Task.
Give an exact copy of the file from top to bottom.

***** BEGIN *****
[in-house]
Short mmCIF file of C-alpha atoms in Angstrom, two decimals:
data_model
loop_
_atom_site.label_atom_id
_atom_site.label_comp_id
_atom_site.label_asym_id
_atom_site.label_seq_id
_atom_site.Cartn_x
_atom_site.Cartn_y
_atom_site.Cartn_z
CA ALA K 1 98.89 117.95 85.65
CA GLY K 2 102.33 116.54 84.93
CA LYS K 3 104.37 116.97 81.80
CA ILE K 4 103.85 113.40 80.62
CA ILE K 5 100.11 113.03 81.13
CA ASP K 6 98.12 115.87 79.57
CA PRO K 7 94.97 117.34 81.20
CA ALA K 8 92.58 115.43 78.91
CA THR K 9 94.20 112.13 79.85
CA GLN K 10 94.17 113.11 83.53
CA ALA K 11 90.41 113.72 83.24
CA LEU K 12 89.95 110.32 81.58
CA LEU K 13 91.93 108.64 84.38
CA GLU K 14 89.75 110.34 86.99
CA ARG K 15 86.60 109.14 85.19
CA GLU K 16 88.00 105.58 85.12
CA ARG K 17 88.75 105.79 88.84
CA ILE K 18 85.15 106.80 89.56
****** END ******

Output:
[in-house]
Short mmCIF file of C-alpha atoms in Angstrom, two decimals:
data_model
loop_
_atom_site.label_atom_id
_atom_site.label_comp_id
_atom_site.label_asym_id
_atom_site.label_seq_id
_atom_site.Cartn_x
_atom_site.Cartn_y
_atom_site.Cartn_z
CA ALA K 1 98.89 117.95 85.65
CA GLY K 2 102.33 116.54 84.93
CA LYS K 3 104.37 116.97 81.80
CA ILE K 4 103.85 113.40 80.62
CA ILE K 5 100.11 113.03 81.13
CA ASP K 6 98.12 115.87 79.57
CA PRO K 7 94.97 117.34 81.20
CA ALA K 8 92.58 115.43 78.91
CA THR K 9 94.20 112.13 79.85
CA GLN K 10 94.17 113.11 83.53
CA ALA K 11 90.41 113.72 83.24
CA LEU K 12 89.95 110.32 81.58
CA LEU K 13 91.93 108.64 84.38
CA GLU K 14 89.75 110.34 86.99
CA ARG K 15 86.60 109.14 85.19
CA GLU K 16 88.00 105.58 85.12
CA ARG K 17 88.75 105.79 88.84
CA ILE K 18 85.15 106.80 89.56